Dental marketing – “done for you” versus “done by you”

Why 100% outsource of practice marketing generally falls short

bored man asleepWe quite regularly receive enquiries from dentists who are looking for a completely outsourced dental marketing service – so with the intention that there is zero involvement from the practice team. In today’s blog we’ll take a look at why that strategy is now sub-optimal and why the local team have to be involved in some activities if the best results are to be achieved. This will also illustrate why companies who proclaim to do it all for you, should be treated with caution.

To make it as clear as possible, I will illustrate the elements which can (and generally should) be outsourced, followed by those which need at least some local involvement; together with brief explanations. We will also take a quick look at dental marketing activities which can be shared between the practice team and an outsource partner. None of this is “rocket science” and should be fairly easy to differentiate.

“Done for you” dental marketing:

  • website design – this is the foundation of your digital marketing and acts as the hub through which the majority of web enquiries will flow. Whilst DIY website building tools have improved, they are still a long way behind what an experienced design can achieve for you. One of our blogs from a few weeks back looked at why your website isn’t just about aesthetics and why it must be underpinned with numerous technical features and suitably marketing orientated. So whilst you need to get involved with the content and overall direction of your website, the configuration and incorporation of best practice, is best left to those with experience.
  • search engine optimisation – this is another area where DIY can do more harm than good. Frankly it’s difficult enough for full-time SEO guys to stay abreast of all of Google’s updates and changes so trying to do this in-house doesn’t really make sense. Budget for it appropriately and choose an expert with a suitable track record.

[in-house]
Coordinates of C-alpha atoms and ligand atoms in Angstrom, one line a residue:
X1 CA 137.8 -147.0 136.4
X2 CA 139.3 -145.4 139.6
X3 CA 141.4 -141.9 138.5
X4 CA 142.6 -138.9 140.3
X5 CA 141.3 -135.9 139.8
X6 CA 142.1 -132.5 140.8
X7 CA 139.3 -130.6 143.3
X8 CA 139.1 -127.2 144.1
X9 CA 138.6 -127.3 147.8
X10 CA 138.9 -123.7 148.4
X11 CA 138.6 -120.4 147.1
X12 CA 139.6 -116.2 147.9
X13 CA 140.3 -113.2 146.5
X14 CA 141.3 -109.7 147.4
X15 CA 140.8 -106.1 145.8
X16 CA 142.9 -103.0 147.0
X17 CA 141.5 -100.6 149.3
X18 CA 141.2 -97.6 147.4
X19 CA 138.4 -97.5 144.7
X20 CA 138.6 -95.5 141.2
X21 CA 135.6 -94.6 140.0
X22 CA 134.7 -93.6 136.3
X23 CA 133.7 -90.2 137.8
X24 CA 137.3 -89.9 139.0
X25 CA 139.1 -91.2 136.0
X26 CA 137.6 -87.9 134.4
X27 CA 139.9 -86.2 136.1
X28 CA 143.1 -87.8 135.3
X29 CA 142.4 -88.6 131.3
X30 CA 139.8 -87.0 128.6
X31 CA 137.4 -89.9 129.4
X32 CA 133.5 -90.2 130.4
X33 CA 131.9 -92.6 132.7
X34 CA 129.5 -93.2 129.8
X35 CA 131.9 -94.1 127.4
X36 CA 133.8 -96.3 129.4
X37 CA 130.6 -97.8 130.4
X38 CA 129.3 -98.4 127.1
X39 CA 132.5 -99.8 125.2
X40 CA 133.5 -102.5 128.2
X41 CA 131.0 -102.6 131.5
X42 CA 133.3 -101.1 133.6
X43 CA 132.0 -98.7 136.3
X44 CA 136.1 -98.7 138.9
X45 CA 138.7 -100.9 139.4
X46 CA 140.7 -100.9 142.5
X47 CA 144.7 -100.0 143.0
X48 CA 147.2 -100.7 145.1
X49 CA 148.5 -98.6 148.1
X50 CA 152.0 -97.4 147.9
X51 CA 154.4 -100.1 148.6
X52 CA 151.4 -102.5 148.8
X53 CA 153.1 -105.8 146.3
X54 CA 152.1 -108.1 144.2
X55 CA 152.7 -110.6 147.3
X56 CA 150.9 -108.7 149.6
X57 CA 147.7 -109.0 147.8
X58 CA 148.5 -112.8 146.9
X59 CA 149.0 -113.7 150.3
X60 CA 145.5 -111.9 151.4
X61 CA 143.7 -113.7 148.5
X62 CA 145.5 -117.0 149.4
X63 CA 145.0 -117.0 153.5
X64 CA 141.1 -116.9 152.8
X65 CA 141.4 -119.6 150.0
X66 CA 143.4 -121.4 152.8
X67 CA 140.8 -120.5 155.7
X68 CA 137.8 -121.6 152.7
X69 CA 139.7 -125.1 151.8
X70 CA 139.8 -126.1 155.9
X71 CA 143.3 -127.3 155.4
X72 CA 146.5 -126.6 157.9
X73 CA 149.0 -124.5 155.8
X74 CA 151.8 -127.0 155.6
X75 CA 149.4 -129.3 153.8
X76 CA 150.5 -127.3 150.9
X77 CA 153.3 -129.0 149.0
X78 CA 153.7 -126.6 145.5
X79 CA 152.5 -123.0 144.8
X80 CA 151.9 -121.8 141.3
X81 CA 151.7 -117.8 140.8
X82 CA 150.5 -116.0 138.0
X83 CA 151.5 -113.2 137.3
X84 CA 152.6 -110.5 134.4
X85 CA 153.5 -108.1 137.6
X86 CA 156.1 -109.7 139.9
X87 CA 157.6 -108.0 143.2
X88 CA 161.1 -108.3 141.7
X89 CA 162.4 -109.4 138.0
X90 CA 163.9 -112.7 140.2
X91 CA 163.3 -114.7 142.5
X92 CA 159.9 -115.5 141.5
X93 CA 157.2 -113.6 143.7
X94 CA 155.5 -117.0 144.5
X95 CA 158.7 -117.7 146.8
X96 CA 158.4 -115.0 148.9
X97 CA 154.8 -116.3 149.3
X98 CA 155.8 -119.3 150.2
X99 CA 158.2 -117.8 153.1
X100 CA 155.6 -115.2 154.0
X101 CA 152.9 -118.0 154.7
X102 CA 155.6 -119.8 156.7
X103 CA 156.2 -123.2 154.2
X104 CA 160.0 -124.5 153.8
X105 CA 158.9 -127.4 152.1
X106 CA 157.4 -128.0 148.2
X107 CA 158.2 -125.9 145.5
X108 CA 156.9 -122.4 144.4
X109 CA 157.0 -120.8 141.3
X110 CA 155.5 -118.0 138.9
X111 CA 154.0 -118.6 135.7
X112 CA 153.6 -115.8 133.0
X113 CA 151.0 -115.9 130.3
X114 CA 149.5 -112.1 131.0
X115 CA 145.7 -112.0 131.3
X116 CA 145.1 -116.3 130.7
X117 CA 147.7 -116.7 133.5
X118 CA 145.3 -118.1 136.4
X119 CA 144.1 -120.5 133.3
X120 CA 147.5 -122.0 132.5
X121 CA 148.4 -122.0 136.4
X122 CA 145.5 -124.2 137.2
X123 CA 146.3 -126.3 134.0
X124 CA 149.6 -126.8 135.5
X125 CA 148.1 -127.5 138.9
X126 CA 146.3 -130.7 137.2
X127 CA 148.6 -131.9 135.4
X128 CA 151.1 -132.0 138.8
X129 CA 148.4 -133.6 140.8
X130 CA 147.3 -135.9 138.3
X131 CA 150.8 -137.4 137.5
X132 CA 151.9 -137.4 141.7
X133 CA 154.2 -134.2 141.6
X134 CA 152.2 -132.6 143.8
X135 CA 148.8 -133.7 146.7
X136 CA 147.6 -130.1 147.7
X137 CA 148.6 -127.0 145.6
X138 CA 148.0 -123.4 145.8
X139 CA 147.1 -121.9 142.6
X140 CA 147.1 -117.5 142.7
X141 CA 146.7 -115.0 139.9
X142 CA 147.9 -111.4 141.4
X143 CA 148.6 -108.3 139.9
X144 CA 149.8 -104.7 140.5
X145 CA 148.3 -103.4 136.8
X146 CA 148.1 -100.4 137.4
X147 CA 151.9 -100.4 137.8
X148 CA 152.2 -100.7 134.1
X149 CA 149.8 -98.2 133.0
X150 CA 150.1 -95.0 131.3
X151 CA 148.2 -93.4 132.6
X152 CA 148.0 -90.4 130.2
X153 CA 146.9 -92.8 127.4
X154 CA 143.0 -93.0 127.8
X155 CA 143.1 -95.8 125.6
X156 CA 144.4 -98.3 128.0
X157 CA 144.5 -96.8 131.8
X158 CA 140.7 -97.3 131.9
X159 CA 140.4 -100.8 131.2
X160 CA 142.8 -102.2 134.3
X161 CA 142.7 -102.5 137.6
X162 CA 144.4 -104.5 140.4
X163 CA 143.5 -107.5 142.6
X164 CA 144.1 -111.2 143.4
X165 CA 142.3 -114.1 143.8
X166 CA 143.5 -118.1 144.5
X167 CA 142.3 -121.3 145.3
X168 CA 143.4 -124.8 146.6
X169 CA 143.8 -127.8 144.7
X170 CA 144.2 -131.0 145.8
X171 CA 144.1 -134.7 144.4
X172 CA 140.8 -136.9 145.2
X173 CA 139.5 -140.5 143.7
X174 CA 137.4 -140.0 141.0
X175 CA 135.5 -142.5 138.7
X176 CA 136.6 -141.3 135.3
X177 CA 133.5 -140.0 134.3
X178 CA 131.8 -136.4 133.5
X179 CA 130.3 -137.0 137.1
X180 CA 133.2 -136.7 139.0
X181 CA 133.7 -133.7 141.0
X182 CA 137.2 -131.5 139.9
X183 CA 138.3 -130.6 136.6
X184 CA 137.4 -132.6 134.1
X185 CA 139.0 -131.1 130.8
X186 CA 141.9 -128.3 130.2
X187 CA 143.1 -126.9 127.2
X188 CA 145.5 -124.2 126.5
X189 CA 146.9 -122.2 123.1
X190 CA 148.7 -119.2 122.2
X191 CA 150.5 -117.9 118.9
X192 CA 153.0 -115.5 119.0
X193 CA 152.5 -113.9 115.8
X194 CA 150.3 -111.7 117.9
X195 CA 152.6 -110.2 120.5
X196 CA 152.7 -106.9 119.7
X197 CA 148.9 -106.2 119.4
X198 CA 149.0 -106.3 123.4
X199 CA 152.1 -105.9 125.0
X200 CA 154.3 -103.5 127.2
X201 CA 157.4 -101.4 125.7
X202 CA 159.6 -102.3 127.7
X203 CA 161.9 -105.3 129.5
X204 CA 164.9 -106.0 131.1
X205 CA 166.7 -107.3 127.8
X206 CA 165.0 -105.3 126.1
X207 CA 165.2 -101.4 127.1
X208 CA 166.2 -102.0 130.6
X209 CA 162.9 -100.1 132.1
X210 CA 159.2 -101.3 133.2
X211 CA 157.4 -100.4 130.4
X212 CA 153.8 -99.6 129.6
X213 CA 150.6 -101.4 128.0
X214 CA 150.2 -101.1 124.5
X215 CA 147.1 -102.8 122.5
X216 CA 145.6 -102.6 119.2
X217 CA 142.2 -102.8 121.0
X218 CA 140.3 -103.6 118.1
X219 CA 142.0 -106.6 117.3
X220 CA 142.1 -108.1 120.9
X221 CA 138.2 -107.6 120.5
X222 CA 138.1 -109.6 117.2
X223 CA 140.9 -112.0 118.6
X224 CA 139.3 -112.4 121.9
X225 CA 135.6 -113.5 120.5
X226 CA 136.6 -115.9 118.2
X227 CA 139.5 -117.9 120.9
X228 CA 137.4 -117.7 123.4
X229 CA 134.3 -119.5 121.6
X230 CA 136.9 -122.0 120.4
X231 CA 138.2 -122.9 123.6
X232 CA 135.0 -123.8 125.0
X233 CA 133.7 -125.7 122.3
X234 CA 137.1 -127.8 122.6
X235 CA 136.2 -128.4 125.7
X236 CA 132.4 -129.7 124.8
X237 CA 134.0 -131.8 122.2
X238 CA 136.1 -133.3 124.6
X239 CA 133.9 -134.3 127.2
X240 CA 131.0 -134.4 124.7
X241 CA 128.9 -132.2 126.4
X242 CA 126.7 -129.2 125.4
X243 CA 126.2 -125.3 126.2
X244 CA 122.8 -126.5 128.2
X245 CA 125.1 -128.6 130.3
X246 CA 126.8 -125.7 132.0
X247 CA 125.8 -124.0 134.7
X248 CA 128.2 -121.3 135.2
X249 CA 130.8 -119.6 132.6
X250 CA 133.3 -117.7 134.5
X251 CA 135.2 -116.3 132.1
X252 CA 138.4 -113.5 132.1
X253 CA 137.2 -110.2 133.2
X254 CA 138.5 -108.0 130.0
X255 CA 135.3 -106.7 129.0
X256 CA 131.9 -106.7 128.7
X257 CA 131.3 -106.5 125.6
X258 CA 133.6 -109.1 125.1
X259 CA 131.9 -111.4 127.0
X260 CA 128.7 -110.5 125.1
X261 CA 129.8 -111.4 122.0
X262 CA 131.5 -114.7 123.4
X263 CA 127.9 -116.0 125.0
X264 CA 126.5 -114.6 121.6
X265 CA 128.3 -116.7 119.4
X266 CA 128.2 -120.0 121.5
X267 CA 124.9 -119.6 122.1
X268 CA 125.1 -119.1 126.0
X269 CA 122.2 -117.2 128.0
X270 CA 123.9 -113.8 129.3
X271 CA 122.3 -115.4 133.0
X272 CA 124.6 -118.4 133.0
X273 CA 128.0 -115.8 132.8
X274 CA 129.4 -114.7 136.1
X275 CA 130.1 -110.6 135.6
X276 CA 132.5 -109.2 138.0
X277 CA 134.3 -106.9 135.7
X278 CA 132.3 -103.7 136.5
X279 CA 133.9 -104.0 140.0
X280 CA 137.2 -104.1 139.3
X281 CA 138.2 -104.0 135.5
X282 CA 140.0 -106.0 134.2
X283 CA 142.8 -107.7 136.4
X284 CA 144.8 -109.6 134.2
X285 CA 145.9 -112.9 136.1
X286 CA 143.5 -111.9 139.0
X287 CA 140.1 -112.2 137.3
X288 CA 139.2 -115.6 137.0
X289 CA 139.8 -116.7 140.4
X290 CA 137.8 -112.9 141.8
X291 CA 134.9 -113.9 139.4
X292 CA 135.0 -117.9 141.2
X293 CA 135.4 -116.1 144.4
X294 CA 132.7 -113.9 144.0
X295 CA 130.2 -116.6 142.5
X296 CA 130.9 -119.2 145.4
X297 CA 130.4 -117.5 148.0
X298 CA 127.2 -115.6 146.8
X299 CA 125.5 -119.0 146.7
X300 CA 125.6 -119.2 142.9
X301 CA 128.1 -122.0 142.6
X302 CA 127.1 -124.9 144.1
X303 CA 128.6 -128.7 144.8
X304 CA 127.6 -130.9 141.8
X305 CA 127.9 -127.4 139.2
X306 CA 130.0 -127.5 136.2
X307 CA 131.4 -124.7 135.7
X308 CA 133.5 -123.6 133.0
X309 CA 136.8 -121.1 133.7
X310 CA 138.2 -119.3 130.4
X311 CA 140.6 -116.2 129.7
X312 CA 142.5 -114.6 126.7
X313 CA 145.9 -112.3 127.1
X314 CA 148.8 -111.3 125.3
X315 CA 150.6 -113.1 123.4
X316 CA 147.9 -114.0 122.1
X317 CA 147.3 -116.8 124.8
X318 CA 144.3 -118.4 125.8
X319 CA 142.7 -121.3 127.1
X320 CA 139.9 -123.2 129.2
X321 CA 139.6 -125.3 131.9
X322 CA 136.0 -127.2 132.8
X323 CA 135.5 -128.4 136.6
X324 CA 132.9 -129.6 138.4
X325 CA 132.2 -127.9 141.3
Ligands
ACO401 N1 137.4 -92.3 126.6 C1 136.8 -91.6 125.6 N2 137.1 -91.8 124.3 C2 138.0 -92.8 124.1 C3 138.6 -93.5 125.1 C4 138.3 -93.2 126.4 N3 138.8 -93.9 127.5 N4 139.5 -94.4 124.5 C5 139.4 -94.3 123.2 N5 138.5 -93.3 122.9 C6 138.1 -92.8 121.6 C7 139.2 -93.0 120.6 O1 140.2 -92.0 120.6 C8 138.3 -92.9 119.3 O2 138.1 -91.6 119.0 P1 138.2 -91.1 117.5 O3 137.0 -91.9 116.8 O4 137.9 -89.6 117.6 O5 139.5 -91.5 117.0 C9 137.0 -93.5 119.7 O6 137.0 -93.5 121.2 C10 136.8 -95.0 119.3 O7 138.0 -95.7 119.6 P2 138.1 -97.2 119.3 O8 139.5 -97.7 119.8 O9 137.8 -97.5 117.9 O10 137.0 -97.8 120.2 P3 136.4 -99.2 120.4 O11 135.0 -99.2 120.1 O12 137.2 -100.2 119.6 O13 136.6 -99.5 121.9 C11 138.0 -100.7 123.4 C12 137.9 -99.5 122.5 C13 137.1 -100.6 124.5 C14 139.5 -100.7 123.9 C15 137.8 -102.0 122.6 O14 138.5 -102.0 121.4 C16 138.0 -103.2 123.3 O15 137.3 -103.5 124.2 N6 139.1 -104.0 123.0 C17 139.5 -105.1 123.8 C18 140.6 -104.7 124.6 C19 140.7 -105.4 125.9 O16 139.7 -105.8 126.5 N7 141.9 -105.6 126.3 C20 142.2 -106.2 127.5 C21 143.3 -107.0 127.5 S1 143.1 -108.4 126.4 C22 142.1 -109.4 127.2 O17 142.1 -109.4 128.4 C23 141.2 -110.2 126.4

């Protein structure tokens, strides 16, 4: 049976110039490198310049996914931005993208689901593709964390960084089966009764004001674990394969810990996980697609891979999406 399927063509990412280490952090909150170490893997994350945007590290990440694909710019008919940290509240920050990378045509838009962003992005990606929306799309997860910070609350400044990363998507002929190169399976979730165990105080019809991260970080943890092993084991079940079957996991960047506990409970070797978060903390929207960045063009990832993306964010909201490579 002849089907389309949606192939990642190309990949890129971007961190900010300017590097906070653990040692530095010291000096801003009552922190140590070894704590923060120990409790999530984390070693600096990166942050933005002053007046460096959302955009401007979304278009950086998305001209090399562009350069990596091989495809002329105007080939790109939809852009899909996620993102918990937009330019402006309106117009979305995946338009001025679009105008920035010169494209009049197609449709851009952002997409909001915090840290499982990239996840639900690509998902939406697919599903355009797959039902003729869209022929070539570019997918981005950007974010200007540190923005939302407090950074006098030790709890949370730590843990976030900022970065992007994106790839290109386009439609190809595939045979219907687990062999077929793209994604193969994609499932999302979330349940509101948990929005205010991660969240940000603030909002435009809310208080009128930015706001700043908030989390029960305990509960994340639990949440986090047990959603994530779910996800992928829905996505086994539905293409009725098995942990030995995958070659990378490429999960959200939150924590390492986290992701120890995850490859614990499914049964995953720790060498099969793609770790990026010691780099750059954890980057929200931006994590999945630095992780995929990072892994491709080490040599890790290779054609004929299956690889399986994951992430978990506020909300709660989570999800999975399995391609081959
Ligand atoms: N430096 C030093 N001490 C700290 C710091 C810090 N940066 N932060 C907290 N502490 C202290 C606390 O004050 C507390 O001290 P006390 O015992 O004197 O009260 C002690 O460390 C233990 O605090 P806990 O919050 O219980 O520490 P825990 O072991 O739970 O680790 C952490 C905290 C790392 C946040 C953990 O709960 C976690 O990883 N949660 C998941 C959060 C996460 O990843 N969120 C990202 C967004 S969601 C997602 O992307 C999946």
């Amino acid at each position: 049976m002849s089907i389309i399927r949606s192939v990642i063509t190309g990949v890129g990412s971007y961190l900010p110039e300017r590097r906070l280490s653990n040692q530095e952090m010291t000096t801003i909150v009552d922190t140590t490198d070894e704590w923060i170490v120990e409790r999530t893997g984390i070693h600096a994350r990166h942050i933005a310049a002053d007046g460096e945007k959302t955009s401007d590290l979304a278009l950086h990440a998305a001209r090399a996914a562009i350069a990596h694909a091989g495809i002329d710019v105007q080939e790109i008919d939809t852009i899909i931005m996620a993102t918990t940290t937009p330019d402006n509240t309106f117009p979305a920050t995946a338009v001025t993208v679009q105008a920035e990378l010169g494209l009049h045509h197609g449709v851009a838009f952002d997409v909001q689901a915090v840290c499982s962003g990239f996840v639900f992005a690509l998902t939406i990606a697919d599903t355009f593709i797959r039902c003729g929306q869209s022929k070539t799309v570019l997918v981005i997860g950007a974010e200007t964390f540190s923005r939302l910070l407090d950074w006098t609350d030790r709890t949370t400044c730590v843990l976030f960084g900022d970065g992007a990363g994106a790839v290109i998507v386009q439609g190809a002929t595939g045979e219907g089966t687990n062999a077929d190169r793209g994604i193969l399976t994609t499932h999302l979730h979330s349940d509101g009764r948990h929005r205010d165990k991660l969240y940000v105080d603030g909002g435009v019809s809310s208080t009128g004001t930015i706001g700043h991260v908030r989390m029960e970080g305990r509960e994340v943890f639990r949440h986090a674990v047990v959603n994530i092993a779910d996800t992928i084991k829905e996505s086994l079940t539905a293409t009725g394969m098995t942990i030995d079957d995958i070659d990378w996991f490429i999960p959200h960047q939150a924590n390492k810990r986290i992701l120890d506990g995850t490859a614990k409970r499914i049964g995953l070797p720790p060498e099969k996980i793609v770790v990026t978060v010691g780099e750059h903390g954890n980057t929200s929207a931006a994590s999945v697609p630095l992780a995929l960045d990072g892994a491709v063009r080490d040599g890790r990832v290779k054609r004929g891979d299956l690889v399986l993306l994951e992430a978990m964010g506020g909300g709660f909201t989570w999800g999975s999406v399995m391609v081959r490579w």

• set up and optimisation of essential web business properties; e.g. Google My Business, Analytics, Search Console etc. These are all tools which underpin your digital marketing activities, including monitoring performance. Some are a little quirky and ideally would be set up (in the practice’s name and accounts) by your marketing partner.
  • Pay-per-click marketing (AdWords, Facebook etc) – this is an area where we see more errors and wasted cash than any other. Setting up and running pay-per-click is not for the inexperienced so get help with this. As a minimum have an experienced PPC guy set up the campaigns for you and then get some basic training if you want to try to maintain the accounts going forward; however, in reality what you save on click-costs will likely be more than the fee you would pay for an expert to do it all for you.
  • traditional advertising – contrary to some advice, although traditional print advertising has declined significantly, it’s certainly not dead. Your marketing agency will be able to assist you with the design of adverts for local papers, leaflets, newsletters etc which can still work very well for raising your profile in the local community.

We can see here that most of these are “digital” activities i.e. creating an excellent web presence and then broadcasting your services expertly via the web. However, the web isn’t the exclusive domain of your external marketing partner as we’ll see later.

“Done by you” dental marketing

  • increase your visibility – here I’m talking about basics such as signage. It still surprises me when I visit a practice and I struggle to find it, simply because the signs are outdated and not prominent. Lots of new patient enquiries come simply from people seeing your business as they pass by, so please make it easy for them. Your local sign guy will be able to help, usually very cost-effectively. I also see lots of waiting rooms which are austere and uninviting, completely missing the opportunity to “market” new treatments to existing patients. These types of simple initiatives should be practice led.